|Name||Beverage Container Recovery Law|
|Purpose||To provide an economic incentive for consumers to return used beverage containers and encourage conservation of materials and energy through recycling and reuse|
|Enacted||Legislative override of governor's veto, 6/4/81|
|Regulations||Massachusetts General Laws, Part I, Title XV, Chapter 94, Sections 321-327|
|Beverages Covered||Beer, malt, carbonated soft drinks, & mineral water|
|Containers Covered||Any sealable bottle, can, jar, or carton of glass, metal, plastic, or combo. Excludes biodegradables.|
|Amount of Deposit||5¢|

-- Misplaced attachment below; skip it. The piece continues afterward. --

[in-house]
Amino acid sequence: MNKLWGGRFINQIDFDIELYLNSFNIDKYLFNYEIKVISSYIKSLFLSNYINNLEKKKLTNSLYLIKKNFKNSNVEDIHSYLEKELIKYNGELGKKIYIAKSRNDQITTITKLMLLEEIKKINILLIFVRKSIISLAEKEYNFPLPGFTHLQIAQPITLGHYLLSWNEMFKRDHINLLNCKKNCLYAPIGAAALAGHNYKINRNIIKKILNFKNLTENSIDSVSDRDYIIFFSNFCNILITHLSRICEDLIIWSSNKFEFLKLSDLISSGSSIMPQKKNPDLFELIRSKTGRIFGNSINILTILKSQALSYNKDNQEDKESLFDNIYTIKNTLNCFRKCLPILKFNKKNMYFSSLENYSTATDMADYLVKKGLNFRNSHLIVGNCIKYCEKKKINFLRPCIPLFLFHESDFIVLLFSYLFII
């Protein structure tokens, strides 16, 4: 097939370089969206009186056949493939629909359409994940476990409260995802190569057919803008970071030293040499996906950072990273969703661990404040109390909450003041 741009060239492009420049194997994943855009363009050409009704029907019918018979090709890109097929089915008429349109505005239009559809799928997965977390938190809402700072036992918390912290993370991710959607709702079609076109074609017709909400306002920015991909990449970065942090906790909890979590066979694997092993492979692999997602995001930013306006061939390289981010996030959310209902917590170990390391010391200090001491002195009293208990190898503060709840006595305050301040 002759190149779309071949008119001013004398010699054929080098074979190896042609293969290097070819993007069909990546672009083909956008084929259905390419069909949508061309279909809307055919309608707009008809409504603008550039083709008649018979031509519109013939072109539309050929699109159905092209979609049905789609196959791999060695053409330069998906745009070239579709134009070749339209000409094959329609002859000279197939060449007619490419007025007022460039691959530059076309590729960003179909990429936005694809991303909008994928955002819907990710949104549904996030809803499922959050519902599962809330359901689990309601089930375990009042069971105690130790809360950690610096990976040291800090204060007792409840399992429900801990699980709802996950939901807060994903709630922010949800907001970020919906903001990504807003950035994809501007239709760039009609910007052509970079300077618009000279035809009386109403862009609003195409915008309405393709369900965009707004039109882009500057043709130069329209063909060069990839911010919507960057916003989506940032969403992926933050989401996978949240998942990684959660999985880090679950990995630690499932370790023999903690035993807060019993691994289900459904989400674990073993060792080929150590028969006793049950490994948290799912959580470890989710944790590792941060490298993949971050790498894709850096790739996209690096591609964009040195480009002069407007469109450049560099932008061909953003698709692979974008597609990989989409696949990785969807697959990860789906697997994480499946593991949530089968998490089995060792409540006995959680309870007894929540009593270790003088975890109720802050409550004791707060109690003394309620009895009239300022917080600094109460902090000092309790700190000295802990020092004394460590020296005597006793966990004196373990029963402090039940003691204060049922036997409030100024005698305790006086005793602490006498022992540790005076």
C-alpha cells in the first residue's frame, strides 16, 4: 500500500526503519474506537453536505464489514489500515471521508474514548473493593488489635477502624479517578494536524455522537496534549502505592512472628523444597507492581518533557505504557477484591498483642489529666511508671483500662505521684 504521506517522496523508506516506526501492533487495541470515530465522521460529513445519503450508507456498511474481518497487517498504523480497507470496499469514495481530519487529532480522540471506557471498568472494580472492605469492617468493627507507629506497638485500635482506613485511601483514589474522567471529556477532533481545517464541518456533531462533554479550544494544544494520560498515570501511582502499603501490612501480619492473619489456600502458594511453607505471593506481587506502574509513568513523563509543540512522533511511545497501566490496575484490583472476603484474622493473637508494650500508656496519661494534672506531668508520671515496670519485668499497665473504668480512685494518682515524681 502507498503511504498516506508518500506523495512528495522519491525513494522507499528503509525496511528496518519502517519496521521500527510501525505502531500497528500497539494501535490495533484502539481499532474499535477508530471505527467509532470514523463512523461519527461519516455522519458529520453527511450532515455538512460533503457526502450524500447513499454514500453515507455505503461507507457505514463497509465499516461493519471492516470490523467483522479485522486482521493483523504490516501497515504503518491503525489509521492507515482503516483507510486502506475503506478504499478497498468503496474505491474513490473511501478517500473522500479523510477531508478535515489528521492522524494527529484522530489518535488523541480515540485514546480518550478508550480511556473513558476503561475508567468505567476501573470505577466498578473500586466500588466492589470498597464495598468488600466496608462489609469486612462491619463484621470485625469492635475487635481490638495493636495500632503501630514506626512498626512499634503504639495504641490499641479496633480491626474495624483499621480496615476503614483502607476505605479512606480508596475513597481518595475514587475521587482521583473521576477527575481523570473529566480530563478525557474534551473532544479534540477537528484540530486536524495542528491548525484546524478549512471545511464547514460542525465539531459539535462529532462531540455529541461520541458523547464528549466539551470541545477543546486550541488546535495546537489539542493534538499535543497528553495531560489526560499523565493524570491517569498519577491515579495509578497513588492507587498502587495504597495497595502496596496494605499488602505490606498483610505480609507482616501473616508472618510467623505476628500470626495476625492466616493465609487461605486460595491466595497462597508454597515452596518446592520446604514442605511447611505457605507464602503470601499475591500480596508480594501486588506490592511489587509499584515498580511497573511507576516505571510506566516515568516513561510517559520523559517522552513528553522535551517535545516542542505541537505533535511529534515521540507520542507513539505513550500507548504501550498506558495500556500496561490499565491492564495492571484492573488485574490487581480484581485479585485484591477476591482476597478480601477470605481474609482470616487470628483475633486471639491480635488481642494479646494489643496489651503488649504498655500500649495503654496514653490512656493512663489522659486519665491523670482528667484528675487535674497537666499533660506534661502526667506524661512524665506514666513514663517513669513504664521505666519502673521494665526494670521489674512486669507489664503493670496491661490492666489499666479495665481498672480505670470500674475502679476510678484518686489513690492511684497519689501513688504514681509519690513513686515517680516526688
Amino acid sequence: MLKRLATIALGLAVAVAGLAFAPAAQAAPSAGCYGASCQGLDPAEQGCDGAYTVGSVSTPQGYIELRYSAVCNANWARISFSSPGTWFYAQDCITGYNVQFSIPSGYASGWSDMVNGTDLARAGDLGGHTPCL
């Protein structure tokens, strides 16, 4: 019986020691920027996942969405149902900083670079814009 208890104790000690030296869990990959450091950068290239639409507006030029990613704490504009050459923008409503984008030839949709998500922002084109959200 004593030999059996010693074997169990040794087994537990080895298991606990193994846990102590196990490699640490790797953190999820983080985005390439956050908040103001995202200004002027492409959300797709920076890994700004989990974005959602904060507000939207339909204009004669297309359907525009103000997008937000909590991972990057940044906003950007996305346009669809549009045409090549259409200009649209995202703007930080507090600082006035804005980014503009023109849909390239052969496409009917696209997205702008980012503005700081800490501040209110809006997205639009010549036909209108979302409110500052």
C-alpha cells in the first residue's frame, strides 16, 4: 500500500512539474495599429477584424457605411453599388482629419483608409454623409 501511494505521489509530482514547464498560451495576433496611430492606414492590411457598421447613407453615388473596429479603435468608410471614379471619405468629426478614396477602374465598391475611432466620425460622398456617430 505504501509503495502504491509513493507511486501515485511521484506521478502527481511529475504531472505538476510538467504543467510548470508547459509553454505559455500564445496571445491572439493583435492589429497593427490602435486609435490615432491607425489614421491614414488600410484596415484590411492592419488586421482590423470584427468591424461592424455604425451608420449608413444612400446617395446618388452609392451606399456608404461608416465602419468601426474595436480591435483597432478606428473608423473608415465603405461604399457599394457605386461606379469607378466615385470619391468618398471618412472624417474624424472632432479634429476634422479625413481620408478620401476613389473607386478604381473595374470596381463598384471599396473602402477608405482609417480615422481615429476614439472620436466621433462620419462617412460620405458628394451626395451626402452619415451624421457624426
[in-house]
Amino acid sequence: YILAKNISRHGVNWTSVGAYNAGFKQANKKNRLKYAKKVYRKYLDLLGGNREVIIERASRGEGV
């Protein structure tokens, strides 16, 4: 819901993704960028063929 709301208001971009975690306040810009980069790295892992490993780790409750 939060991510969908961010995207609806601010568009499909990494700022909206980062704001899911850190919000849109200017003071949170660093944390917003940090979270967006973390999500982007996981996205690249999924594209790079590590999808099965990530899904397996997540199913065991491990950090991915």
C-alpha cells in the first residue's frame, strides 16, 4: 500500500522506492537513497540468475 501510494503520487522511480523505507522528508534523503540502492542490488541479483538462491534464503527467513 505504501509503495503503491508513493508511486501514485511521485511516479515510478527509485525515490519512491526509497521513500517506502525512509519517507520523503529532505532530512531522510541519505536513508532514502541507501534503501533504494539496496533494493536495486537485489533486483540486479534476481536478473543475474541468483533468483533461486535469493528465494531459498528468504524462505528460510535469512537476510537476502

|Reclamation System||Retail stores and redemption centers|
|Handling Fee||Redemption Centers - 3.25¢[b]; retailers - 2.25¢|
|Unredeemed Deposits||100% goes to the Commonweath's General Fund|
Overall Rate (Fiscal Year):
|% of All Beverages Sold That Are Covered By Deposit||40% |
Wholesalers must file monthly reports with the Department of Revenue regarding deposit & refund. 
In 1982, a repeal of Massachusett's deposit law was struck down with a 60% to 40% vote.
 Source: Massachusetts Department of Environmental Protection E-mail Communication with Sean Sylver 3/15/17.
 "2019 Beverage Market Data Analysis." Container Recycling Institute. 2022.
Last Updated on August 5 2022.